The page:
Big oil, big government.
- Uhoh... they've got together again, only this
time it's renewable.<br><br>"Manila eyes Japan loan
for major wind power project Philippines: July 31,
2001<br><br>MANILA - State-owned Philippine National Oil Co (PNOC)
said yesterday its board had approved a proposal to
secure a $54 million soft loan from Japan to partly fund
what is billed to be the biggest wind power project in
Southeast Asia. <br><br>The 40-megawatt power project is to
be built by the oil firm's unit PNOC-Energy
Development Corp.<br>The loan, from the the Japanese
government's social yen loan package administered by the Japan
Bank for International Cooperation, will finance the
initial phase of the project in Ilocos Norte province in
the northern Philippines, PNOC said in a
statement.<br> "It is the first phase of the potential 120 MW
power production from wind energy in the area. Its
commercial operation is expected to start by 2004," Energy
Secretary Vincent Perez said in a statement.<br> "Once
completed, this will be the largest wind power project
throughout South East Asia."<br><br>PNOC-EDC chairman Sergio
Apostol told reporters the $54 million loan will have a
maturity of 30 years, including 10 years grace period. It
will have an interest rate of 0.3 percent each
year.<br> Apostol said his company also planned to seek
financial assistance for the remaining two phases of the
project. He said phase two would need some $36 million and
the third and last phase about $34 million.<br> The
wind power project is part of the government's plan to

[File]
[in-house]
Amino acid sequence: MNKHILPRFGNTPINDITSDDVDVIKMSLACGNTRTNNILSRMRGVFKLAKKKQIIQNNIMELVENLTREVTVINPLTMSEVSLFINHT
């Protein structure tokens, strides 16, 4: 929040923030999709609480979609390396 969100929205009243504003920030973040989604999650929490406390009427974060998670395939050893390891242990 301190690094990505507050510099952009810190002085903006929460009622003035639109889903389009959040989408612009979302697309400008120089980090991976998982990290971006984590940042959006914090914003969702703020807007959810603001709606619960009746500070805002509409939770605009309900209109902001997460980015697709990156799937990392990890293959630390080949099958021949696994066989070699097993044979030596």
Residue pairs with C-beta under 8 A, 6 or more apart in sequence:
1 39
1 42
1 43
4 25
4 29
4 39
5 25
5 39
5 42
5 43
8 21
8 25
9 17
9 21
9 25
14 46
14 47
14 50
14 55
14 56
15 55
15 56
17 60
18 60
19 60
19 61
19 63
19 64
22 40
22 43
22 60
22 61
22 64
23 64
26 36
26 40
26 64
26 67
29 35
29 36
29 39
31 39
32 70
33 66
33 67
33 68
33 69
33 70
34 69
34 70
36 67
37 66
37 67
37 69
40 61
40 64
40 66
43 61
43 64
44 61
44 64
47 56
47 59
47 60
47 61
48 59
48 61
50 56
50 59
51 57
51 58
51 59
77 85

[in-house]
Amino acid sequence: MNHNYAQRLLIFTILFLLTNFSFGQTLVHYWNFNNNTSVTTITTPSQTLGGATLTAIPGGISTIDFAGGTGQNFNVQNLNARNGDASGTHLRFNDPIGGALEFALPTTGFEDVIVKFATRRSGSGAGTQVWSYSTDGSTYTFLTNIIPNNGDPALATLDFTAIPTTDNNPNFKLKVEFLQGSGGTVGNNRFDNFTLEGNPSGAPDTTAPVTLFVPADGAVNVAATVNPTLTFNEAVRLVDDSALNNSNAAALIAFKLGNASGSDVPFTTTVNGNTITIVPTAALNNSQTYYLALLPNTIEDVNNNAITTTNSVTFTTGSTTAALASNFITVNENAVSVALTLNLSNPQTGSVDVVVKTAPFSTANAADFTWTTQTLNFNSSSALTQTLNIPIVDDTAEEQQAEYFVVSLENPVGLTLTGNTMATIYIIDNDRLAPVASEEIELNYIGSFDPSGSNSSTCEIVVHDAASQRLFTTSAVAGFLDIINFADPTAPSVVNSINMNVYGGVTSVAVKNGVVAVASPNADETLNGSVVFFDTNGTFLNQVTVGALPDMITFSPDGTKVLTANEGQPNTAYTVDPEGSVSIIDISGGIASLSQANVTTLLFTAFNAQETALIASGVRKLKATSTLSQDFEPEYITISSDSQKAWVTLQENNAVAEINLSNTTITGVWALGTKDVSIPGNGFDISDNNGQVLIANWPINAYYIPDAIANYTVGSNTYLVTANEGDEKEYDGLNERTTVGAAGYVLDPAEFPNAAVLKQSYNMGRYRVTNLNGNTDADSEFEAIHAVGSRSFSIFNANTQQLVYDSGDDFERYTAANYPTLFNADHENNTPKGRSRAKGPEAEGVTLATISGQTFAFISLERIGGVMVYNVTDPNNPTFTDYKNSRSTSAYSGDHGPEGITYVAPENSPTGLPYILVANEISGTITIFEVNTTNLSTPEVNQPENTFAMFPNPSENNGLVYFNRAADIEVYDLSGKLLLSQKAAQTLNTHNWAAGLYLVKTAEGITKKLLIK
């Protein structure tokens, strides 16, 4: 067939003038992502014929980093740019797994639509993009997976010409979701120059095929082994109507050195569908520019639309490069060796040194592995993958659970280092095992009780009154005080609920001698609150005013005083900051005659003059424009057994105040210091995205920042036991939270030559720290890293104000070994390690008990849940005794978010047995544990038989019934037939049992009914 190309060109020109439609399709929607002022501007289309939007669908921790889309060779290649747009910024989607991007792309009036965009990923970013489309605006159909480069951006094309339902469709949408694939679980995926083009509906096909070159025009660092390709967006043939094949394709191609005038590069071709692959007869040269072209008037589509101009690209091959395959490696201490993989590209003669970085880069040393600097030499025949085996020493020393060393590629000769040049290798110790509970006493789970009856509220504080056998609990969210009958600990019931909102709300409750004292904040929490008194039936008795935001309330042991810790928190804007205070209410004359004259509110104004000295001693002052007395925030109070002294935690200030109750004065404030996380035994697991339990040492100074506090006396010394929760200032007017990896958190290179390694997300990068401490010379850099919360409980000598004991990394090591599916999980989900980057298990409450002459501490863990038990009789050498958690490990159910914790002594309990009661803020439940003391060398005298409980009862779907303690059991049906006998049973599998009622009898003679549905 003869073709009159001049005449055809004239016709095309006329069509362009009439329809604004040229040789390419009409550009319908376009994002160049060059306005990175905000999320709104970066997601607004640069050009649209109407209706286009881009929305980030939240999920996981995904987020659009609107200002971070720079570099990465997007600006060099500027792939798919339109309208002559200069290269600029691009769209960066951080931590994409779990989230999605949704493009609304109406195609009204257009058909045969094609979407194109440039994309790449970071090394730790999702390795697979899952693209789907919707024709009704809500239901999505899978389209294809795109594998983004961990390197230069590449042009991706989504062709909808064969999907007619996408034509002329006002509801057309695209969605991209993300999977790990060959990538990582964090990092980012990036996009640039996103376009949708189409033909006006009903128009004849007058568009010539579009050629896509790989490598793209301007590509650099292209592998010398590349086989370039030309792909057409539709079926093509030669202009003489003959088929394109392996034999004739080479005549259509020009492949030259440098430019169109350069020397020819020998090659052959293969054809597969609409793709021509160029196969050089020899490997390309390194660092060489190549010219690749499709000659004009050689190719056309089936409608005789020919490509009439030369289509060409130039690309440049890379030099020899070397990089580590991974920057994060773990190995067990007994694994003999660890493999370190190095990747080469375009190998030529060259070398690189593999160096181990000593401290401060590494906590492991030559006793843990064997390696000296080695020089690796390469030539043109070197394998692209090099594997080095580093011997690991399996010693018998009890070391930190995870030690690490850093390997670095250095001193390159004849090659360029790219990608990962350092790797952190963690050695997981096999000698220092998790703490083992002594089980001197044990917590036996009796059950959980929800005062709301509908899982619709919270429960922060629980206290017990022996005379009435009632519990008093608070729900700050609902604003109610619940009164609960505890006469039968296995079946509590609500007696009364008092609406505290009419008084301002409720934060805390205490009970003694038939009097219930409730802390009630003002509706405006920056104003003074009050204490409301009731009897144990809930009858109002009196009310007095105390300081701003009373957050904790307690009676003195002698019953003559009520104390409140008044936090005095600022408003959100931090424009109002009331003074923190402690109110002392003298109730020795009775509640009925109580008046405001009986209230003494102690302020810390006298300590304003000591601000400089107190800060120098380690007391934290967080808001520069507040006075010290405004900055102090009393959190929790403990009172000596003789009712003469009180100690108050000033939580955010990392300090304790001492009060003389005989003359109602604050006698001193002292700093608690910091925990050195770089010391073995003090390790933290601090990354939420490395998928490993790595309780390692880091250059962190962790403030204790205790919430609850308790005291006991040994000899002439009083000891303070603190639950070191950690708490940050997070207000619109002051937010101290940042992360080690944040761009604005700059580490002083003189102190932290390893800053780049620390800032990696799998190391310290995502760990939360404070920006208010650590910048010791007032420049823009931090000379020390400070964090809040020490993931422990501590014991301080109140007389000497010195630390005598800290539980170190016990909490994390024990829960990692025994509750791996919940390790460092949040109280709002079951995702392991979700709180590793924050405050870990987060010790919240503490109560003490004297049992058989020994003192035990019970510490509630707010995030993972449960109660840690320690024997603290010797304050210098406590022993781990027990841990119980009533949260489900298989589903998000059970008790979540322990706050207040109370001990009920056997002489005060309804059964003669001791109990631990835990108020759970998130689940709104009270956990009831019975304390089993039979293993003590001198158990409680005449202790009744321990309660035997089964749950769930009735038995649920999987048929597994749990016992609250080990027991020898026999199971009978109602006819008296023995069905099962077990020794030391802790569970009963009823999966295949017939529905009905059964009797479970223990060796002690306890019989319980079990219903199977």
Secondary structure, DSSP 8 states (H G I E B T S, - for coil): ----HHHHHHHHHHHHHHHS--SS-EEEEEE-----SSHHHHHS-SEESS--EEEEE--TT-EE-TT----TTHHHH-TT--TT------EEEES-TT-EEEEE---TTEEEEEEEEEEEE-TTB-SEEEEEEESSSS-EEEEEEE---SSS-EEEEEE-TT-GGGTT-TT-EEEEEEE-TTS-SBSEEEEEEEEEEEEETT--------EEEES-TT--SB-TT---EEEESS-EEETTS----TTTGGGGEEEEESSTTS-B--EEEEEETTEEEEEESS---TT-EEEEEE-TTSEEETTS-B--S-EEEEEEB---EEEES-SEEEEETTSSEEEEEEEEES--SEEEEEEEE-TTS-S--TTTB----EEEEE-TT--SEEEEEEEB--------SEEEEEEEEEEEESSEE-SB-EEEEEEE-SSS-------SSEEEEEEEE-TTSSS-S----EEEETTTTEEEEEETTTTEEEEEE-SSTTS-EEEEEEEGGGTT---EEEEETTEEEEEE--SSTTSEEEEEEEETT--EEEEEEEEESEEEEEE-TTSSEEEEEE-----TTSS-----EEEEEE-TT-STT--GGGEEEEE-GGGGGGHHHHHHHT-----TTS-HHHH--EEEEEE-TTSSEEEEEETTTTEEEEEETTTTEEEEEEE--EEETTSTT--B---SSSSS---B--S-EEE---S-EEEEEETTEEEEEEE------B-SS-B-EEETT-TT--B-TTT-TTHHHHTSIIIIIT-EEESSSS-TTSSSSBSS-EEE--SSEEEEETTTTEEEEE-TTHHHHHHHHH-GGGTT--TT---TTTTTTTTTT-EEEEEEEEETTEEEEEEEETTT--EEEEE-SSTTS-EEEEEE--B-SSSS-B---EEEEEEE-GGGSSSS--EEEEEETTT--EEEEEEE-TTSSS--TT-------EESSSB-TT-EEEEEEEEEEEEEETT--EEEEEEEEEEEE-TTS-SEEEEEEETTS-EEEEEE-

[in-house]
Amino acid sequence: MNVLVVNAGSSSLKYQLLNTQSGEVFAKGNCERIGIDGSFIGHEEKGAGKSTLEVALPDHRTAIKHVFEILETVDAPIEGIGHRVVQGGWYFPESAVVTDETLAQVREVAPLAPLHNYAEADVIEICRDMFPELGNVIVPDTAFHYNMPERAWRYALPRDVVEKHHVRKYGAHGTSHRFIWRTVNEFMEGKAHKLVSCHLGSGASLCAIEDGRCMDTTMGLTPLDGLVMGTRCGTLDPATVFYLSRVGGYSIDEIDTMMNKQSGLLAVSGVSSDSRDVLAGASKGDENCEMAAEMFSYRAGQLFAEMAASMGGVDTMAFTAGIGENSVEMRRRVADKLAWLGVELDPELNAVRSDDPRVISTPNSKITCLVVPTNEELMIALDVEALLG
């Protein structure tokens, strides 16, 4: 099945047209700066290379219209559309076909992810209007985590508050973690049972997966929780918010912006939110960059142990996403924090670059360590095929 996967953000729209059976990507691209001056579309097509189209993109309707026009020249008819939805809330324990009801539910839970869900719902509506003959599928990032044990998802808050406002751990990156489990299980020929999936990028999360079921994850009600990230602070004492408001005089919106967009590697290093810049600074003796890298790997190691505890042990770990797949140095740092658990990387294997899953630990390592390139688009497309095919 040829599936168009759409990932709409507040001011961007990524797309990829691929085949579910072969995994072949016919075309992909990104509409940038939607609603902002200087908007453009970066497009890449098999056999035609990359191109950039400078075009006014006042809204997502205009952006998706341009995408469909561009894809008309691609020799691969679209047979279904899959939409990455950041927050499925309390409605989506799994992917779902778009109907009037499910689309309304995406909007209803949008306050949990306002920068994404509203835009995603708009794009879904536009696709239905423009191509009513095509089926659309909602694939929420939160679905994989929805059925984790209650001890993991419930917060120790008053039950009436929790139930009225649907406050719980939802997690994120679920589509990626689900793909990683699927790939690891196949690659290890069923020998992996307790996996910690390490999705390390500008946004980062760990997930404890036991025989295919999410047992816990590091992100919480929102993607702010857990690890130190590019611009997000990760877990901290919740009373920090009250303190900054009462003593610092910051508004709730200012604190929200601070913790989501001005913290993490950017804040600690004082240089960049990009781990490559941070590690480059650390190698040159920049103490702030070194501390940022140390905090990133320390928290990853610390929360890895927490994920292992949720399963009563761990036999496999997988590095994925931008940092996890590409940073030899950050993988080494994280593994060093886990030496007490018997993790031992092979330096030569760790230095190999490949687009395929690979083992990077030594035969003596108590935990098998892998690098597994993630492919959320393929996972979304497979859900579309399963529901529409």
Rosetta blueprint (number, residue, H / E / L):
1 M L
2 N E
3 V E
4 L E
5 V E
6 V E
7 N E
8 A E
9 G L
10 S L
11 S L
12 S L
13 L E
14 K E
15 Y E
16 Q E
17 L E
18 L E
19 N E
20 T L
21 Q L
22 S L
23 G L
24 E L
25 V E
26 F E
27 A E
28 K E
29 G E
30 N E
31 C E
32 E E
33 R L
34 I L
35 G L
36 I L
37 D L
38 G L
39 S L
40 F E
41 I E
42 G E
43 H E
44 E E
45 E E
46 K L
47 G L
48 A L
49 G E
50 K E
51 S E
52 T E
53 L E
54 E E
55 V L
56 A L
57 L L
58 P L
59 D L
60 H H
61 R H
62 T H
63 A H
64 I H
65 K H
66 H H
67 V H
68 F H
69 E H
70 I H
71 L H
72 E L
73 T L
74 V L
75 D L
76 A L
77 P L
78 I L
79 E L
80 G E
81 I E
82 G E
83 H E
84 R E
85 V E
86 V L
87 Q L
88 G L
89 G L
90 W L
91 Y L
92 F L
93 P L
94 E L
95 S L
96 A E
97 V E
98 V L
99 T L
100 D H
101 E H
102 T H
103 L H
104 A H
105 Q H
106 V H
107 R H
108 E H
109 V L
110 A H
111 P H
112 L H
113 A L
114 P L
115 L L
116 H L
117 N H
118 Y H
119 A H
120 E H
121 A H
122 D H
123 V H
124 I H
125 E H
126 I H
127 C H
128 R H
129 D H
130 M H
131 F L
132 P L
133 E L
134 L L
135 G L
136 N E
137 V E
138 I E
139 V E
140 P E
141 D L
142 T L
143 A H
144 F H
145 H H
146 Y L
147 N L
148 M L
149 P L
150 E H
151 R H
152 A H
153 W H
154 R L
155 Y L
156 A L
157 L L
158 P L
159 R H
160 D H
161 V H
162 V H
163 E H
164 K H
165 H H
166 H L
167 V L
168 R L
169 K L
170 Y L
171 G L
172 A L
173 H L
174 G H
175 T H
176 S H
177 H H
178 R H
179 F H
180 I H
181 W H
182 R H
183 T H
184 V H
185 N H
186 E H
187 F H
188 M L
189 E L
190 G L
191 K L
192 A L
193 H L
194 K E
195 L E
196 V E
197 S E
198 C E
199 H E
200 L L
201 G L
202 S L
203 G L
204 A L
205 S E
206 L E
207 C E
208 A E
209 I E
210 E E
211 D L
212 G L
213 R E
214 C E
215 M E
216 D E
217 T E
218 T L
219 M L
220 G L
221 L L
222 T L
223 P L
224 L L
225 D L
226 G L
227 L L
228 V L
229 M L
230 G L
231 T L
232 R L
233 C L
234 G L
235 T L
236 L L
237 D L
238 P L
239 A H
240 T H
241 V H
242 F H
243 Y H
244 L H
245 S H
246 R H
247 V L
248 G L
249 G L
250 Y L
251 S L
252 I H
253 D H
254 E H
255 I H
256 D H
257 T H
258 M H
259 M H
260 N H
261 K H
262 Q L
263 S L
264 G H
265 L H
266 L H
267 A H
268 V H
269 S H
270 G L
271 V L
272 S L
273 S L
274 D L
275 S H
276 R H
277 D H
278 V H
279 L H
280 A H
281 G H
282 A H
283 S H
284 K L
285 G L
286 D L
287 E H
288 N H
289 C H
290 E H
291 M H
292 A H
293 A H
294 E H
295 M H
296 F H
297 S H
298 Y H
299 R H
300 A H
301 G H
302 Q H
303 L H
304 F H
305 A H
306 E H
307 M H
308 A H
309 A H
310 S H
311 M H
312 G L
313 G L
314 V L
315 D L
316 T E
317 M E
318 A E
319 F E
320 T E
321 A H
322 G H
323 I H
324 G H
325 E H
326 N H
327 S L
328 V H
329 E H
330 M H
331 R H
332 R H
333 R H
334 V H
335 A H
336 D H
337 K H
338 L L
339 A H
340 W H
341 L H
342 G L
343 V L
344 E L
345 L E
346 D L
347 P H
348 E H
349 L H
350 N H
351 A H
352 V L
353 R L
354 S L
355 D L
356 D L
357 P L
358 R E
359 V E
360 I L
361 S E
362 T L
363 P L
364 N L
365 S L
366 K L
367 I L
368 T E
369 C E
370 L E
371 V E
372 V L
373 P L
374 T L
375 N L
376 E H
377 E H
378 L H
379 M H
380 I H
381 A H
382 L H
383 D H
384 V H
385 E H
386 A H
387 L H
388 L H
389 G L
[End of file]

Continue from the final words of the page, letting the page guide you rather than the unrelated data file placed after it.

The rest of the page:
develop new and renewable energy sources."
<br><br>REUTERS NEWS SERVICE <br><br>I do believe this is
capitAlism at it's best. I guess the free market will get
there every time.
- This group started in 1999 and got its first posting on volcanos in
2001. BUT you got nothing nada on the underwater volcano that
erupted or formed off Oregon Coast.
Let me check if you got anything on NOAA.
--- In firstname.lastname@example.org, shotsky1 wrote:
> This is an interesting article which describes
> the difficulty encountered in recreating a
> temperature profile over the last century. Of course the
> temperature profile is how we determine whether, and how
> much, the global climate is changing. Very interesting
br><br>Summary:<br>The records of annual global surface temperature
> anomalies and their regional distribution are not
> explicable by a theory of steady almost uniform global
> temperature increase, such as the supposed effects of
> increases in greenhouse gases. The surface temperature
> behaviour is much more readily explained by local effects,
> particularly heating, which can take place in both urban and
> rural sites, and is most likely in cold locations.
> <br><br>The MSU satellite temperature records of the lower
> troposphere detect important climate effects also evident in
> the surface record, such as those of volcanos, ocean
> circulation (El Niño, and ocean cooling) and the sun. They do
> not detect, however the regional hotspots which are
> largely responsible for the rise in surface temperature.
> The differences between the surface temperature
> record since 1978 and that recorded by the MSU
> satellites in the lower troposphere must therefore be
> largely due to local heating which is highly regional,
> and is particularly evident in cold climates.